Yours, deciding not to ham it up this time,

Saturday, April 3, 2010

Rowing redux

This has been the weekend of rowing.  After my foray into a boat last evening, this morning I took the little ones down to the lake to watch the local regatta.  We only stayed a couple of hours --- they have limited patience for these sorts of things --- but we enjoyed the time we spent there.
Later (after Skibo had managed to fall and skin his knee, leading to all sorts of fuss) we sat and watched the blues row: and to my great pleasure, the light blues took it this year:-)  The boat race has been a fixture on my calendar for close to forty years --- way before I went there --- and it was lovely to see Cambridge come back from behind, in a very good race.

Yours, remembering being a rower,

Friday, April 2, 2010

First time in ****ty years

For the first time in something like twenty years, I went out in a rowing shell this afternoon.  The club for which I act as faculty advisor is having a regatta tomorrow, and asked parents and friends of the crew to try rowing.  I finally decided to participate (I'd come close a few times, having fully intended to do so in 2007, until I broke my arm six weeks before the event).
It was fun -- perhaps a little less fun than I'd anticipated, for somewhat complicated reasons that I won't go into, but still fun.  Mind you, now my thighs are letting me know that I am not used to this!   Serious aches going on!

Tomorrow morning I take the children to watch the regatta for a couple of hours or so, and then trek home to watch the big race on BBCAmerica.

Yours, cheering the light blues on,

Thursday, April 1, 2010

Another way to have a lovely day

Another lovely evening: we are outdoing ourselves!  This evening started with the meet and greet at the art exhibit (in which my student and won second prize overall for our origami/3-d printer sculptures: we thought that this was amusing, given that there had only been one entry and we had won second prize (sort of like the old Monopoly card!) until we discovered that the judging was not by category but was for the entire exhibition!
We followed this up with a visit to the Japanese restaurant which we visit whenever we want a lovely dinner, together with K&K, and LOML's friend E: as always the food was wonderful --- the service was good, but not as great as usual --- and the company made the evening.
We finished up, on the drive home, by singing along, all four of us, with Zoe Lewis' song "Squid".  It was magical, hearing both children singing at the top of their voices (along with LOML and me)
Let's go squidding, with the grandpas and boys
I'm really not kidding, it's one of summertime's joys
I've got ink on my hands, and a jig on the line,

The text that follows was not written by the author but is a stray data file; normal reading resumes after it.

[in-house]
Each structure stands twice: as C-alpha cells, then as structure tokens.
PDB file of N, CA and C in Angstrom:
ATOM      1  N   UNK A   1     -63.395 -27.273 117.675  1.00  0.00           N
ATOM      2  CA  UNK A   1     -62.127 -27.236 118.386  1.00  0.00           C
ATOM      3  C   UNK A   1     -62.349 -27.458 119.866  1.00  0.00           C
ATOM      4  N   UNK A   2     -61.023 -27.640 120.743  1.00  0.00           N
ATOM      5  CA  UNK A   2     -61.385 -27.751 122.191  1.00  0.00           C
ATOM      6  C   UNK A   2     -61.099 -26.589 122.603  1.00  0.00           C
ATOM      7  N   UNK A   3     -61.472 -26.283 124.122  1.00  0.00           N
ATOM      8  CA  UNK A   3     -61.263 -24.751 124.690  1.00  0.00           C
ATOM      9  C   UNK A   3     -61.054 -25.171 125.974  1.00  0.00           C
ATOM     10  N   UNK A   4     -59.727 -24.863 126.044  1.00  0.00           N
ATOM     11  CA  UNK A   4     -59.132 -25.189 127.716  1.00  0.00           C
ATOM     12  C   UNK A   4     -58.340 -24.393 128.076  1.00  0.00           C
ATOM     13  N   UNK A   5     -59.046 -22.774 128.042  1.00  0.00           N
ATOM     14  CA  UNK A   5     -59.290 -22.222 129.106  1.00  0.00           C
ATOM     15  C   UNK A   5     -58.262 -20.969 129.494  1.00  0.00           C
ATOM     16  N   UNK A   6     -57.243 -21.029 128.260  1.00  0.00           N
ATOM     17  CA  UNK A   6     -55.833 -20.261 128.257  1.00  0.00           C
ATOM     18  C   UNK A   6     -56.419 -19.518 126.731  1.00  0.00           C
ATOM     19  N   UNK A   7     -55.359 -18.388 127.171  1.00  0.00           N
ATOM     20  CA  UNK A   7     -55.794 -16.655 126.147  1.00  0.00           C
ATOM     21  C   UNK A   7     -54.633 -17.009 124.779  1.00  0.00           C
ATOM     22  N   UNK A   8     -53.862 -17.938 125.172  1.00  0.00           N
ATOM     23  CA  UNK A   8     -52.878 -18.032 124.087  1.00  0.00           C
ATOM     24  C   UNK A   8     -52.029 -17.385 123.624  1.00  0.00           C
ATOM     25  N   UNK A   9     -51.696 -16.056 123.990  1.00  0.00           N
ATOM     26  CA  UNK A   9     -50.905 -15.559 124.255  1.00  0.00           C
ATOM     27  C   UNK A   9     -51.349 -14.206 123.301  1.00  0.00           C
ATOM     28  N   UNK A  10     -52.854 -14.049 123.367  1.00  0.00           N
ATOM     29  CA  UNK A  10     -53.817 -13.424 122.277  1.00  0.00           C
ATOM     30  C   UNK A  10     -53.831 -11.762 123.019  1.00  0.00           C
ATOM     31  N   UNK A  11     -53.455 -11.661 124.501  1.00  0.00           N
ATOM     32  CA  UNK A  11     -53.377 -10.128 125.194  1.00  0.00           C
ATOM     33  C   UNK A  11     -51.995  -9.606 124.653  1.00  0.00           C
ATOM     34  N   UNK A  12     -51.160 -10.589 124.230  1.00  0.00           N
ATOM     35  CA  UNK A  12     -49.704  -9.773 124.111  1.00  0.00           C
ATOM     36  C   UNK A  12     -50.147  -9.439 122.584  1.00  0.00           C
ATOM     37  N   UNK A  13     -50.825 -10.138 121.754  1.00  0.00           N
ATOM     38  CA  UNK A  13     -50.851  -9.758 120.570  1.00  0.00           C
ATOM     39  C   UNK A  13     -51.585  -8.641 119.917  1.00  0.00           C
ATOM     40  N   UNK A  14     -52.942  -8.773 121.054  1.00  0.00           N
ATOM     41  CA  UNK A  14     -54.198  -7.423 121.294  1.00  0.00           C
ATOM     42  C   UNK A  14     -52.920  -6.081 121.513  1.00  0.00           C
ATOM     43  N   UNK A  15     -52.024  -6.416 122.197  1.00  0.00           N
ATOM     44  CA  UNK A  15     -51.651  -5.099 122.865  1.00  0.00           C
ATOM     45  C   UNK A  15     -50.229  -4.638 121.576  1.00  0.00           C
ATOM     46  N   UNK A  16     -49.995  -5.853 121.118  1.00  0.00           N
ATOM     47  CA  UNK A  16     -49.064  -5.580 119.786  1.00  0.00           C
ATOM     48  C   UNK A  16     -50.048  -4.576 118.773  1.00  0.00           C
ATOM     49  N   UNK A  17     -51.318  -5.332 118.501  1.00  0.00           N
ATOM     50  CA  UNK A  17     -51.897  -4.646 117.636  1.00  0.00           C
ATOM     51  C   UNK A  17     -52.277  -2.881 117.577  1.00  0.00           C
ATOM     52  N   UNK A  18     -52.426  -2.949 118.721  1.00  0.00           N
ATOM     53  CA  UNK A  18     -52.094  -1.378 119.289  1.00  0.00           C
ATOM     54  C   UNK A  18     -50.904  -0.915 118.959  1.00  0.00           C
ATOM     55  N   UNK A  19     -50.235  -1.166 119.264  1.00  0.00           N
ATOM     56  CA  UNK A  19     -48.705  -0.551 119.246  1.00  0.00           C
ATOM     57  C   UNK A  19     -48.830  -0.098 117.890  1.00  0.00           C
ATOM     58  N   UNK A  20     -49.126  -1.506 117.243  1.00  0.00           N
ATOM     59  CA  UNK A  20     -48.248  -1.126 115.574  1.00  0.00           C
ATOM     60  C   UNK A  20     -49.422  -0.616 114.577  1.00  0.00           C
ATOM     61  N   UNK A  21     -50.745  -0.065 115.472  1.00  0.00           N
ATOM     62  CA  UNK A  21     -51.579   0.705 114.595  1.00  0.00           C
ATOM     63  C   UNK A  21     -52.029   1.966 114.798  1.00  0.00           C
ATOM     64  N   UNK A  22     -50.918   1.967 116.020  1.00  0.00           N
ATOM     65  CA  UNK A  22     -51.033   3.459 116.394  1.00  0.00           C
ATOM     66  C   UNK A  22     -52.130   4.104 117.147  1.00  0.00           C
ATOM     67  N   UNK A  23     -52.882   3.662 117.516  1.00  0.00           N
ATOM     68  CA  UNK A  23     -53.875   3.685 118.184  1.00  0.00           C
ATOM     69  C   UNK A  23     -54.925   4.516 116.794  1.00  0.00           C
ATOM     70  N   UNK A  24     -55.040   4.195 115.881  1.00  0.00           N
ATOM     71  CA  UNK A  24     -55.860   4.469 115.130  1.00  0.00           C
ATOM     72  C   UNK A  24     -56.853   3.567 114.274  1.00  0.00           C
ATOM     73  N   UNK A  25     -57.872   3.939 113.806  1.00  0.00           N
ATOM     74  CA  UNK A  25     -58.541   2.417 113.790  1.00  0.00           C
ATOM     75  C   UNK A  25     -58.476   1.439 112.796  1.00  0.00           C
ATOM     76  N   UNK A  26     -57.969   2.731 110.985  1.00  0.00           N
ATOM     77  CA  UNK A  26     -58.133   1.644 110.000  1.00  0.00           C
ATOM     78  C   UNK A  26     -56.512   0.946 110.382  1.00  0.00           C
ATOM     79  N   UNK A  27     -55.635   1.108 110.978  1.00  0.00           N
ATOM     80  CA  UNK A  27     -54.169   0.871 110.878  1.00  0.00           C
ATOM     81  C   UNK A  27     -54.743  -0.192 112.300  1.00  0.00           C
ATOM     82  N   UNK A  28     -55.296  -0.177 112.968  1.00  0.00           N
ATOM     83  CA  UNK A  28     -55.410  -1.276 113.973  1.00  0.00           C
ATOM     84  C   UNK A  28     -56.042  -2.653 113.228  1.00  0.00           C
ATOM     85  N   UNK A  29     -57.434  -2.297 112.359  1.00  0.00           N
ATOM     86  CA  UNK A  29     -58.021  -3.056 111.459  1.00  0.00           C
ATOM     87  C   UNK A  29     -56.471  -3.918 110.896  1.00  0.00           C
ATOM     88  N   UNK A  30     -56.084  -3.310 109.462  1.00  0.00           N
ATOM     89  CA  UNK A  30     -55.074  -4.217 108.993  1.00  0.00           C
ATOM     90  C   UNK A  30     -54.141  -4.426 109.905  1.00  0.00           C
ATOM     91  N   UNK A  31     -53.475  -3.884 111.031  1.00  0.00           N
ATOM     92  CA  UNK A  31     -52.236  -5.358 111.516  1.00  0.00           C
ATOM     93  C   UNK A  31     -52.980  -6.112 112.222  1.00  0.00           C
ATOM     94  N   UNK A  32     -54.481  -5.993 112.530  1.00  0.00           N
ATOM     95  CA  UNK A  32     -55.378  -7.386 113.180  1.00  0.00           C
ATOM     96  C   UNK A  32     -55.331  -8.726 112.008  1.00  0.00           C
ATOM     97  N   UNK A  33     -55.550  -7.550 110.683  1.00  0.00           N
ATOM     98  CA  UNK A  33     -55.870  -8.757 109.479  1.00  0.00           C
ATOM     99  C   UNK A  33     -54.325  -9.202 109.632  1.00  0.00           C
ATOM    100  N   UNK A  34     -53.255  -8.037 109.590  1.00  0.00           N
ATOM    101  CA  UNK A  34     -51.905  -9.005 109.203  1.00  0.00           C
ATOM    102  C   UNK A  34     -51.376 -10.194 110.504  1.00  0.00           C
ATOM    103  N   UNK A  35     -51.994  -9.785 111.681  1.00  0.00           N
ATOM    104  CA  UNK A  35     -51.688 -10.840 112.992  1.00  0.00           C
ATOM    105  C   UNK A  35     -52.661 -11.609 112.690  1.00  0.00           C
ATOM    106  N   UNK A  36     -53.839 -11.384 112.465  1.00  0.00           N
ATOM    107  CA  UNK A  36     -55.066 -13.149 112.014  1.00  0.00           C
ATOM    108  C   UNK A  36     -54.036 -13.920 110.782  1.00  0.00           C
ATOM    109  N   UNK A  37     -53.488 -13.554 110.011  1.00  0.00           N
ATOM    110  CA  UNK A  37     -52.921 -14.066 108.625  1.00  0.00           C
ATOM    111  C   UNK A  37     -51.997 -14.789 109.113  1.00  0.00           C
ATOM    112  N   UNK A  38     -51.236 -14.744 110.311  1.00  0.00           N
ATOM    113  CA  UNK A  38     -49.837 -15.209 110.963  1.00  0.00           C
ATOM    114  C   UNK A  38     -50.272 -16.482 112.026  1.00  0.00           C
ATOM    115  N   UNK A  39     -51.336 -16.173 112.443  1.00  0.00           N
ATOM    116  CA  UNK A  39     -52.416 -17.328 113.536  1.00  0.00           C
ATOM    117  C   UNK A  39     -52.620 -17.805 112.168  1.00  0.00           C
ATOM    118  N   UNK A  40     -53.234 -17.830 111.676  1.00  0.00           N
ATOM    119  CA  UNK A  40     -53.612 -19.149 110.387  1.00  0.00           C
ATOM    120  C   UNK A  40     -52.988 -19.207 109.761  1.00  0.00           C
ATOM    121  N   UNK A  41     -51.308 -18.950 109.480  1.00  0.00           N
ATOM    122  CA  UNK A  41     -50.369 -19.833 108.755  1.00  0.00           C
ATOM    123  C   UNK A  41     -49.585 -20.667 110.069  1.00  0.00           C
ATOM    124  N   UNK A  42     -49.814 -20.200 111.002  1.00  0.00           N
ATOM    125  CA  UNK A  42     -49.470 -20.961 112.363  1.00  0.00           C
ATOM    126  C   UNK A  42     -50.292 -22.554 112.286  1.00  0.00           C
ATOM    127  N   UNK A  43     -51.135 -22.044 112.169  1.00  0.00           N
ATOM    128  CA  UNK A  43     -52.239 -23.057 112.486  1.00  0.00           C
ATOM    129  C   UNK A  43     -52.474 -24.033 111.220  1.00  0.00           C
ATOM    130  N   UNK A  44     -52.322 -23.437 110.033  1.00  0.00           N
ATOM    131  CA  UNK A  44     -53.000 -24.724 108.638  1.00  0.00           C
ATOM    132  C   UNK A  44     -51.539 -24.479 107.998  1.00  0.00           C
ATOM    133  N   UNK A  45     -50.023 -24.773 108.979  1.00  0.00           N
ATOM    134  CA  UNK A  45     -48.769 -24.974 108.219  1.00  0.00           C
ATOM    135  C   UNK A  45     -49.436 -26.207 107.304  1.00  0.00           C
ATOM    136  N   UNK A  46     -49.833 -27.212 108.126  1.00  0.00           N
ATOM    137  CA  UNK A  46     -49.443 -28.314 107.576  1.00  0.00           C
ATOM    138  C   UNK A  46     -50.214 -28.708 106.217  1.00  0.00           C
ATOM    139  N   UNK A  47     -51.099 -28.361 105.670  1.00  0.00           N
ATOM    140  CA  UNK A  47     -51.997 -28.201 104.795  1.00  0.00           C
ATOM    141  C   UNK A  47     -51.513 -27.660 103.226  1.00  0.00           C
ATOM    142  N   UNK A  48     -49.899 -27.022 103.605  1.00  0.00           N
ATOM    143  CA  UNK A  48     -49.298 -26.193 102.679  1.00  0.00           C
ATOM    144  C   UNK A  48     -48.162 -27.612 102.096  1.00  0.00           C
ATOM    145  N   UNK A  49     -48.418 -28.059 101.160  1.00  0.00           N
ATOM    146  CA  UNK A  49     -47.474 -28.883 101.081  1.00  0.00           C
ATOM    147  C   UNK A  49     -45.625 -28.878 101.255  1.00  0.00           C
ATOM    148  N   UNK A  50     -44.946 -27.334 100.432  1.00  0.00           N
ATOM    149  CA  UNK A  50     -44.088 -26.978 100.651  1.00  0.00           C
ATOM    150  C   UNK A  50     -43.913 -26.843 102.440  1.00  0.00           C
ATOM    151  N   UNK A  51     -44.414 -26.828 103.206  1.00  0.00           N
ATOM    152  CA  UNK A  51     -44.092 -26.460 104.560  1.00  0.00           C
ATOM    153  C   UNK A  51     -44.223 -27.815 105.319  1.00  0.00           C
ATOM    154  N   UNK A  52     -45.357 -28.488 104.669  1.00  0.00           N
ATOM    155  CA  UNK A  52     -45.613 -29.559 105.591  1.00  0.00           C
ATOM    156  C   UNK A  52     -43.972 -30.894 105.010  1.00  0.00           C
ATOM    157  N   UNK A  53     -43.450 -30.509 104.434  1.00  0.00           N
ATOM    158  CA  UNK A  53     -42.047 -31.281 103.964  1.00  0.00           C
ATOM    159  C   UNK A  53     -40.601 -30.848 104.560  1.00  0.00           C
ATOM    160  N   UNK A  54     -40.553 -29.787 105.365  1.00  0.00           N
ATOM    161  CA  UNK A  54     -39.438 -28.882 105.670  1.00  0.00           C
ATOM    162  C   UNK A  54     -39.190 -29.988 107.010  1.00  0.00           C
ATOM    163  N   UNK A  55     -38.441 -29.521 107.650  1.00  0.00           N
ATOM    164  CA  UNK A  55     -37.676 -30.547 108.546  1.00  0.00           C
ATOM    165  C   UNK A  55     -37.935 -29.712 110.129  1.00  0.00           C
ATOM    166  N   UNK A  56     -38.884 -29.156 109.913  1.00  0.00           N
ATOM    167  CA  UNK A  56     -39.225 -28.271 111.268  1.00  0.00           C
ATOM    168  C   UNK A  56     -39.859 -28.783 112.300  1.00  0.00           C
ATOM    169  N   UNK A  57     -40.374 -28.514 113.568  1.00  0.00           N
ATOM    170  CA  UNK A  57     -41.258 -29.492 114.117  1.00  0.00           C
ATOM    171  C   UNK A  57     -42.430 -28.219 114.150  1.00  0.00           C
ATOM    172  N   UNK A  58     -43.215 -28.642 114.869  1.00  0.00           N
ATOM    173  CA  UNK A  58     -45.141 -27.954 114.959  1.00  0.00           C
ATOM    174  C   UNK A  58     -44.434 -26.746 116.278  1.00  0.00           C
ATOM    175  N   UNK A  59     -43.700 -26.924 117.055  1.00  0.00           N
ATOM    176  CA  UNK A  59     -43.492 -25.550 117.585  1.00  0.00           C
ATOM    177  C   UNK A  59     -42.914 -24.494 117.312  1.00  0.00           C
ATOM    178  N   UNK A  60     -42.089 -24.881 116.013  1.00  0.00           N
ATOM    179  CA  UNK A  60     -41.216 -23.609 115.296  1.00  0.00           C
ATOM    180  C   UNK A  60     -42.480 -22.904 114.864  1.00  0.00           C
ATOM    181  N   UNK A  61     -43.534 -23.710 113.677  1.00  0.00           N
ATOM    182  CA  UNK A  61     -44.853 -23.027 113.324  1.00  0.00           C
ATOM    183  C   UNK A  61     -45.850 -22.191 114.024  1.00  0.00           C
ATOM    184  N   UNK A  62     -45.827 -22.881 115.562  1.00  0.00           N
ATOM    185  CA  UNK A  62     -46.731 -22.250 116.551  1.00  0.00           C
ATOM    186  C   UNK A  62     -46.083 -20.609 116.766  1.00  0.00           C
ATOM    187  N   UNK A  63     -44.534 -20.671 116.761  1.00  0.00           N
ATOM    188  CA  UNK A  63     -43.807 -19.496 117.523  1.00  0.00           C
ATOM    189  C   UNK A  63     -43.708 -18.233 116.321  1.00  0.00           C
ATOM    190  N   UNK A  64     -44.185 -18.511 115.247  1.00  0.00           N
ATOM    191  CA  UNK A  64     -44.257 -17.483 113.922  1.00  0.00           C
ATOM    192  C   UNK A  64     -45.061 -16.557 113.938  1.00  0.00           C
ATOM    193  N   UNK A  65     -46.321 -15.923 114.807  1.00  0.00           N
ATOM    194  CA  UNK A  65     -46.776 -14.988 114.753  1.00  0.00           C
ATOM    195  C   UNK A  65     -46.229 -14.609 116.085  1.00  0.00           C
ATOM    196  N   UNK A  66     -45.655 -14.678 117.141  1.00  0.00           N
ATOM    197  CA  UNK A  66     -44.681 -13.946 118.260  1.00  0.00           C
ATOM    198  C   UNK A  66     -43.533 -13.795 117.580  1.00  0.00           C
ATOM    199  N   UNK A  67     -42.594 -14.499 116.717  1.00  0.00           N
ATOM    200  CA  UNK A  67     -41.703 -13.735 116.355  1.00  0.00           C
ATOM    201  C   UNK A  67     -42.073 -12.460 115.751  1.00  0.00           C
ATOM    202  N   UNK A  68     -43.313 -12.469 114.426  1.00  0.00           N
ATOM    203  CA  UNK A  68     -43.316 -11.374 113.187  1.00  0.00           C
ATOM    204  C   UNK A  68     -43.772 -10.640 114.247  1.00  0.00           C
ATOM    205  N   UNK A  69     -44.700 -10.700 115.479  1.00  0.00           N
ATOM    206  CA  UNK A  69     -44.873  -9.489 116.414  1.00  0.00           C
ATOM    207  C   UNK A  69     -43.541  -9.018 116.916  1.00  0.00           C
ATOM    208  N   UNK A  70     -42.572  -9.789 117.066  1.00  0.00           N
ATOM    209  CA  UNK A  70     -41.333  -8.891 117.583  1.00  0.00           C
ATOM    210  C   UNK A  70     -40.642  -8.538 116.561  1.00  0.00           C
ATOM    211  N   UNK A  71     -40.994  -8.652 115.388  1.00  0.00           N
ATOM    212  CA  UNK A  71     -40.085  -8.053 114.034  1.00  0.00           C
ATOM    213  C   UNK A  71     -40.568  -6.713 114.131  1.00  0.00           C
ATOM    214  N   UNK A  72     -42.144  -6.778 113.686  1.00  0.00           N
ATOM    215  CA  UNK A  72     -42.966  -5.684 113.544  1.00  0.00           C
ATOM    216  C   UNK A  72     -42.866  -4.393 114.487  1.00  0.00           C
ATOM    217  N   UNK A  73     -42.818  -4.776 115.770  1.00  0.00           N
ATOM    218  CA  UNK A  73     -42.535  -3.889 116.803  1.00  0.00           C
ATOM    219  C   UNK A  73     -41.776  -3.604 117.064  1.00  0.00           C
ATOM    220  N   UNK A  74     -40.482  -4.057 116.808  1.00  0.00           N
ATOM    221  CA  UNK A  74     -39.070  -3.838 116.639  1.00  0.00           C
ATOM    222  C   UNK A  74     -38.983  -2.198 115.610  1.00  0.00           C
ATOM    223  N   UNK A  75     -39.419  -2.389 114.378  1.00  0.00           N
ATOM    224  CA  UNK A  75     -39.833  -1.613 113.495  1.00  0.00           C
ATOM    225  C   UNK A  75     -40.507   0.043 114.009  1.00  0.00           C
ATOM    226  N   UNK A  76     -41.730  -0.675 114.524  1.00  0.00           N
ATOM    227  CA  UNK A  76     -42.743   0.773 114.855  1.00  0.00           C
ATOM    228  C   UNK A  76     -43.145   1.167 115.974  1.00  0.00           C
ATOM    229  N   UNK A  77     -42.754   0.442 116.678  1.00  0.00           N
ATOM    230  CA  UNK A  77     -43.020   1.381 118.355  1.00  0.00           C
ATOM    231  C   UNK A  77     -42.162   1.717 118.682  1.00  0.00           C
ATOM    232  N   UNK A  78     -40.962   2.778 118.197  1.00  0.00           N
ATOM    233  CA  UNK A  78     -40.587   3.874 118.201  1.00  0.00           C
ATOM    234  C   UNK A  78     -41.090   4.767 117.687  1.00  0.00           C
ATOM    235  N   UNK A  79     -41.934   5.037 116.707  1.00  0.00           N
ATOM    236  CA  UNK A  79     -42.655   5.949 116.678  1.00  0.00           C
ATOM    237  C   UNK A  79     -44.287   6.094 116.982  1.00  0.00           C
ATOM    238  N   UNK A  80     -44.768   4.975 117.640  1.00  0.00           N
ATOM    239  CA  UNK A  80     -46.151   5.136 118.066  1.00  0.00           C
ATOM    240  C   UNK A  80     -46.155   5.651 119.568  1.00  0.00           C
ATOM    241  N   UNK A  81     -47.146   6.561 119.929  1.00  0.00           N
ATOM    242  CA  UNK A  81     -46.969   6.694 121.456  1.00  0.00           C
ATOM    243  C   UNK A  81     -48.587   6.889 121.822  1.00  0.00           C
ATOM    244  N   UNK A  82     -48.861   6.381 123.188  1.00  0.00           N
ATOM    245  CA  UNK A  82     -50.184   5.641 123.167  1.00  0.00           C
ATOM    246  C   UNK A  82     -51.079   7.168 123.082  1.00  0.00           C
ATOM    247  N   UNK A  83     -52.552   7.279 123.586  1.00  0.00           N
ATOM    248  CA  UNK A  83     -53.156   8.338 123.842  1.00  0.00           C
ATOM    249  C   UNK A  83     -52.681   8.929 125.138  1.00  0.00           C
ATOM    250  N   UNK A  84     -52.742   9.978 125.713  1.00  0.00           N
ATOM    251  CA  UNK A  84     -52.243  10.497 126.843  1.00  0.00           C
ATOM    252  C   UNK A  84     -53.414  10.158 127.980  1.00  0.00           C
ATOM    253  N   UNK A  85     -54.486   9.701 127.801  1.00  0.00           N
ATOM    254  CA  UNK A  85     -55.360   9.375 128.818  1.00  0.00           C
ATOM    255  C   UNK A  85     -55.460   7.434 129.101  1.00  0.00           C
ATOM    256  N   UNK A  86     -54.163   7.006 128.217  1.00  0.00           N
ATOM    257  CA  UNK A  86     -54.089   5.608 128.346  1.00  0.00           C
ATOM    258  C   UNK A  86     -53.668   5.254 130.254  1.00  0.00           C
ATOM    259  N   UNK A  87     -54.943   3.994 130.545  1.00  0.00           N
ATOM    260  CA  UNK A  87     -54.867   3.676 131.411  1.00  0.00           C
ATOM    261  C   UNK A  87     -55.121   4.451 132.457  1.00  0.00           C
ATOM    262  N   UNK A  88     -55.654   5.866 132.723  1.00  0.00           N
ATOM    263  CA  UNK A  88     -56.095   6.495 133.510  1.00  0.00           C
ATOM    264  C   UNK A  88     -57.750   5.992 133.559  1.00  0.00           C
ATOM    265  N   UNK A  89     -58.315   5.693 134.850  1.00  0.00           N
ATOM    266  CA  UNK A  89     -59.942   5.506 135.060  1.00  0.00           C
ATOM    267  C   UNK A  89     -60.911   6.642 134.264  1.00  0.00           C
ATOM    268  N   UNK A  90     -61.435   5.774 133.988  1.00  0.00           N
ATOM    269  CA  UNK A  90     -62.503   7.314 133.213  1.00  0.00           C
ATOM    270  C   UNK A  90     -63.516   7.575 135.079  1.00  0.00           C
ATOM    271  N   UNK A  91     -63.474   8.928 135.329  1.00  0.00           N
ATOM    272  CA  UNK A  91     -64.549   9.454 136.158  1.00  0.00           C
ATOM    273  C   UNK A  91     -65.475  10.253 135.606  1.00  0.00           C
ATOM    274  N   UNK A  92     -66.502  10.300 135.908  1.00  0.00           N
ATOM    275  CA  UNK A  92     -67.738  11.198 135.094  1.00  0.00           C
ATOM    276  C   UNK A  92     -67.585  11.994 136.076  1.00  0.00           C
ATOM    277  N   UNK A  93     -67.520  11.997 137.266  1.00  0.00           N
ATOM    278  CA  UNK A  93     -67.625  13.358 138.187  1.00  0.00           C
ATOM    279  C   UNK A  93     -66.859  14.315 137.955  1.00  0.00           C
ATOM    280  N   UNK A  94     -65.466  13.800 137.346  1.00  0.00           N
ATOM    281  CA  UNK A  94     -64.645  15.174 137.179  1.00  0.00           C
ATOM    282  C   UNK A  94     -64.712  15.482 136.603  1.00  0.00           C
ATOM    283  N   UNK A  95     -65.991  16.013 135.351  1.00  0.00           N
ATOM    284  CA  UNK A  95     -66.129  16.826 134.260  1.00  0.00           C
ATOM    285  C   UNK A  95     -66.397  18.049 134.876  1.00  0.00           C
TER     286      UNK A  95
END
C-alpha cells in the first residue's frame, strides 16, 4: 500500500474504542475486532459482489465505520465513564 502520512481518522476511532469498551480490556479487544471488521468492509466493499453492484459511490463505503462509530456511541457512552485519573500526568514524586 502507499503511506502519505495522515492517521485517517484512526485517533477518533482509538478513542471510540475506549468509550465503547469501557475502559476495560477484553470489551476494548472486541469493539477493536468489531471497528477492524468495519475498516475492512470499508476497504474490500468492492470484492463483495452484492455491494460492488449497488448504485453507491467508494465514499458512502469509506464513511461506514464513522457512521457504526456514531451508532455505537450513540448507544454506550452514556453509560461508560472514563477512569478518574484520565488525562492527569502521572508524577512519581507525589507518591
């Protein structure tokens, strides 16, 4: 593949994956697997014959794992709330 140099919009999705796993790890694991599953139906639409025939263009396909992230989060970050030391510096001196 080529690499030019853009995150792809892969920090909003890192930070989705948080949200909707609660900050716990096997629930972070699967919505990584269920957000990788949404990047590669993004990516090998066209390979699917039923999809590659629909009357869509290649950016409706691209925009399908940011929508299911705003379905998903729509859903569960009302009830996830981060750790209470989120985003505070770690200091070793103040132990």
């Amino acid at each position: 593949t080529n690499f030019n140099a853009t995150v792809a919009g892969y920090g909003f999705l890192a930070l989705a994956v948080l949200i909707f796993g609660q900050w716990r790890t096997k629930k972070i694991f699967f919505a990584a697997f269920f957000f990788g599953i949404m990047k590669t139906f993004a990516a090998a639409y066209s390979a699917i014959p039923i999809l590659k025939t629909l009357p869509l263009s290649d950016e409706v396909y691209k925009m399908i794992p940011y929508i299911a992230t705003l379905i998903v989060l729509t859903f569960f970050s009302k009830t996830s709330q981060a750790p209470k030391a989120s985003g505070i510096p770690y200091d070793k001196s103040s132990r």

And enough in my bucket for dinnertime
Let's go squidding, with the grandpas and boys

For those who are wondering, I do have a lot of other music.  And I listen to it a lot.  But I love sharing this music:-)

Yours, wondering if I can make it four days in a row,

Never too old

Having reached the last year of my forties, that is, having reached my fiftieth year, I'm beginning to not feel old.  One of the things that's helping me to do this is a song by Zoe Lewis, Never Too Old To Be Young.  It's also got subliminal messages that one should do more origami.

Ladies and gentlemen 
That's a good start.  Inclusive.
Listen to this message if you would
Okay.  I'm listening.
Life is so full or creases
First subliminal origami message
That's why I think wrinkles are very good
(I've produced a few wrinkles in paper when my origami doesn't turn out.)
Well it is most imperative to have a little joyfulness each day
So don't stop playing just cos you grow old
Or you'll grow old because you stop to play!
This, of course, is why I still do origami...
'Cause you're never, no you're never, no you're never,
no you're never too old to be young
When you're halfway through, you're just begun,
You're never too old to be young.
I've got students volunteering at an old-folks home who are going to teach octogenarians some simple folds...
When they tell you to act your age,
they're obviously lacking in expertise,
Can't they see it doesn't matter
Unless you're a bottle of wine or a piece of cheese
So when those twilight years smile down like diamonds on you
Please remember when you think you've done it all
You're going to always find something new.
Especially if you have people like Lang, Montroll, and others designing new things all the time.
'Cause you're never, no you're never,  no you're never
no you're never too old to be young
There's a million songs to be sung, 
And a similar number models to be folded...
You're never too old to be young.

Everybody, if you are wise
You can have whatever you visualize 
In fact, this is true: you can fold just about anything....
If you believe it, you really can
Be like Peter Pan.

'Cause you're never no you're never, no you're never, no you're never
No you're never too old to be young
From the age of three until a hundred and one
Well, I think that three is a little young for origami, but not by much
You're never too old to be young.

Well you're never, no you're never, no you're never
No you're never too old to be young
When you're half way through you've just begun
There are a bunch of origami models where this last line is really true!
You're never too old to be young.

Never, never, never, never, never, never,....

Yours, finding folding inspiration everywhere,

Happy (?) April Fools Day

I remember some wonderful stories growing up: Panorama's (or other show?) wonderful documentary about spaghetti trees, and the Grauniad's brilliant travel section on the island of San Serif come to mind.
So, on this day, keep an eye out for tricks and lies, and if you have a particularly good one, share it:-)

Yours, completely serious for once (it's my contrary nature),